McConnell v. Herbert

Annotate this Case
[L. A. No. 14877. In Bank. December 17, 1934.]

ETTA M. McCONNELL, an Incompetent Person, etc., Respondent, v. F. W. HERBERT et al., Defendants; F. R. CYRIACKS, Appellant.

COUNSEL

W. I. Gilbert for Appellant.

Moote & Longcroft, Hinsdale, Otis & Johnson and Robert W. Jennings for Respondent.

OPINION

SHENK, J.

The plaintiff recovered a judgment against the defendants on a promissory note for $9,000 executed and delivered by the defendants to the plaintiff. From that judgment the defendant Cyriacks alone appealed.

The defendants resisted the action on the plea that the note had been discharged by the application of the proceeds [2 Cal. 2d 68] of a sale under a deed of trust given to secure a note for $36,000, and as to which the note sued on was claimed by the plaintiff to have been delivered as additional security.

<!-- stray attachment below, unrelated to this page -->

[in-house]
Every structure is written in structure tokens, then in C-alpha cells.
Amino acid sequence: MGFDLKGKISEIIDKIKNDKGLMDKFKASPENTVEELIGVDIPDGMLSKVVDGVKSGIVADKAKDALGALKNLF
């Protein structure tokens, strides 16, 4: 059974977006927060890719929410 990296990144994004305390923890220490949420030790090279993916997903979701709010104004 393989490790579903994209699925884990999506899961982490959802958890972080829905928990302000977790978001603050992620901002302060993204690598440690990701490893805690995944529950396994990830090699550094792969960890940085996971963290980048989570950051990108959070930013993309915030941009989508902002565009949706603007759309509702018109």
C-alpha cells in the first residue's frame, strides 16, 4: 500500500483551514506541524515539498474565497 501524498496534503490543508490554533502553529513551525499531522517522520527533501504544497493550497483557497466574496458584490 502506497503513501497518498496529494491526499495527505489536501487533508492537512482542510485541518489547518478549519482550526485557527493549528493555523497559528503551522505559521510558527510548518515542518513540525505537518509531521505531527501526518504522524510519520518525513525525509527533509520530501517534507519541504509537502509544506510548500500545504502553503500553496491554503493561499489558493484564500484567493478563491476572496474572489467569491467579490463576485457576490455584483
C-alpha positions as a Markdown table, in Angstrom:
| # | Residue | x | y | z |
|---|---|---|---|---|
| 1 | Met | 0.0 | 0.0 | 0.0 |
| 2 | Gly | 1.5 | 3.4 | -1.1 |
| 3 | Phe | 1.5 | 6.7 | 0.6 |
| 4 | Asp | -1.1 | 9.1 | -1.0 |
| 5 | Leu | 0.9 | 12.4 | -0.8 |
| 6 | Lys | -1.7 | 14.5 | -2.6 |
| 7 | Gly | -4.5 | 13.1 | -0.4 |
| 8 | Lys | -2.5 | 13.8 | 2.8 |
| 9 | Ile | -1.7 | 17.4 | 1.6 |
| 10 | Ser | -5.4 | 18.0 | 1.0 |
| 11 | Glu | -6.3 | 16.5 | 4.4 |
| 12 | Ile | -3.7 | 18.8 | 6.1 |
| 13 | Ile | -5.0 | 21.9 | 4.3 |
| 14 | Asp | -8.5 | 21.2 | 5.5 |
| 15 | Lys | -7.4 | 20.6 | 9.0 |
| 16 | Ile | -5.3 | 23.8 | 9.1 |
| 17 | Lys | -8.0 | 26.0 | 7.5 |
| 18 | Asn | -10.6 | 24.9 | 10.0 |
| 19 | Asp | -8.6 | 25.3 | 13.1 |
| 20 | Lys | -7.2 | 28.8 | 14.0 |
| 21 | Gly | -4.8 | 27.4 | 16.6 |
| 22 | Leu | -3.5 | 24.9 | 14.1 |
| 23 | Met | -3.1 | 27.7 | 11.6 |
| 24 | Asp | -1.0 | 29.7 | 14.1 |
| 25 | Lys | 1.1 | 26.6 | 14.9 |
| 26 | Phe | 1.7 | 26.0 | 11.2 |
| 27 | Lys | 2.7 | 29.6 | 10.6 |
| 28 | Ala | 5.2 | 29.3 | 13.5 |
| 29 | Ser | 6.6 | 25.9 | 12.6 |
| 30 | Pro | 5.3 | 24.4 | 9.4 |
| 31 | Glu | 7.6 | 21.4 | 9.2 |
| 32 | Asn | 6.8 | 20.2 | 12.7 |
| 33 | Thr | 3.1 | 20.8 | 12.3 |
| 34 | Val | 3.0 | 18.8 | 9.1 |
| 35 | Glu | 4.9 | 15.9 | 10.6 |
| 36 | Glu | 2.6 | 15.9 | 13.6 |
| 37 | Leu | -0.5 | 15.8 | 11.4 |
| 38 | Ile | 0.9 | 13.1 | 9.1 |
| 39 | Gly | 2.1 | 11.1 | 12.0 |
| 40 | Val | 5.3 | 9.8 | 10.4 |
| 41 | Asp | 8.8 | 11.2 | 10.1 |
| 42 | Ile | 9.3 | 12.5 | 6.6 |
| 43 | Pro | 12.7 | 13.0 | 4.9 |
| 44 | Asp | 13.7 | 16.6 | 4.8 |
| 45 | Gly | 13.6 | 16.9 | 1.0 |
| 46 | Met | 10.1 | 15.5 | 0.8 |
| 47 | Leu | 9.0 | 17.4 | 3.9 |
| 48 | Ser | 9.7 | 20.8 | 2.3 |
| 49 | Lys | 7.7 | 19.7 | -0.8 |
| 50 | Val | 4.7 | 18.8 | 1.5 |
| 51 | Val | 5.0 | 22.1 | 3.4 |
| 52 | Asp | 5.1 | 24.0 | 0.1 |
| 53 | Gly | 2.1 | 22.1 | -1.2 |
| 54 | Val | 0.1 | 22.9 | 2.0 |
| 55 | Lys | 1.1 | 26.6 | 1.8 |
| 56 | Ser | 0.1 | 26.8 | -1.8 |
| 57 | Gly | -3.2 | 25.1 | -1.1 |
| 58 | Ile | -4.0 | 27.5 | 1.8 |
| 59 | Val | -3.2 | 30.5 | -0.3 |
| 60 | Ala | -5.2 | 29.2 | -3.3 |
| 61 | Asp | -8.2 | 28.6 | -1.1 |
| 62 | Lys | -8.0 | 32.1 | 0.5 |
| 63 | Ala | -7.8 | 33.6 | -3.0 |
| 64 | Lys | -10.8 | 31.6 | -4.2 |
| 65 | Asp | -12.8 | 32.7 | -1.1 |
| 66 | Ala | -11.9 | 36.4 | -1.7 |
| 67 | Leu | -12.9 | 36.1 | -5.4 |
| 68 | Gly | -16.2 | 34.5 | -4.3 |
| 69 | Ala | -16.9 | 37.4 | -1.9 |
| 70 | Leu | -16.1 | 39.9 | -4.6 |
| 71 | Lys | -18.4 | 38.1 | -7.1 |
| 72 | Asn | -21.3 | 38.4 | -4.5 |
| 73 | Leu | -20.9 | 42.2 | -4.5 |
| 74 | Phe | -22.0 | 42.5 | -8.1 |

In July, 1922, the Auburn Creek Farms Company, of which the defendants, at the time of the execution of the $9,000 note, were the sole stockholders and directors, negotiated a loan from the plaintiff Etta M. McConnell. To secure repayment of the loan the company executed its promissory note for $36,000 due in three years, and a deed of trust on land in Placer County. At the maturity of the note the company defaulted and in 1926 Mrs. McConnell proceeded to notice a sale of the property pursuant to the provisions of the deed of trust. In response to the company's request for postponement of the exercise of the power of sale under the deed of trust, Mrs. McConnell by letter dated May 27, 1926, made to it the following proposition: "If you will pay on or before July 1st, 1926, the interest up to July 10th, 1926, and $1,000 on the principal, I will not proceed with the foreclosure of the Deed of Trust unless you make default in one of the following payments, that is to say: that you pay the semiannual instalment of interest due January 10, 1927, and that on or before July 1st, 1927, you pay $9,000 on the principal and the interest up to July 10th, 1927. In the meantime the $9,000 payment of July 1st, 1927, is to be covered by an individual joint and several promissory note of Mr. Herbert, Mr. Elliott, and Mr. Cyriacks, three of your stockholders, due on or before July 1st, 1927, with interest at 7 per cent, payable at maturity, and any payments made on the note to be credited on your indebtedness to me. Any payments made on the principal or interest on your indebtedness to me in the meantime, to be credited on the note of these three stockholders, except the July 1st, 1926, payment, and except that the interest of January 1st, 1927, if paid by you will pay interest on the $9,000 up to January 10th, 1927. If the $9,000 is paid on the principal and the interest paid on your notes on or before July 1st, 1927, then I will not enforce the foreclosure of said Deed of Trust before July 1st, 1928, unless you fail to pay the interest due in January, 1928.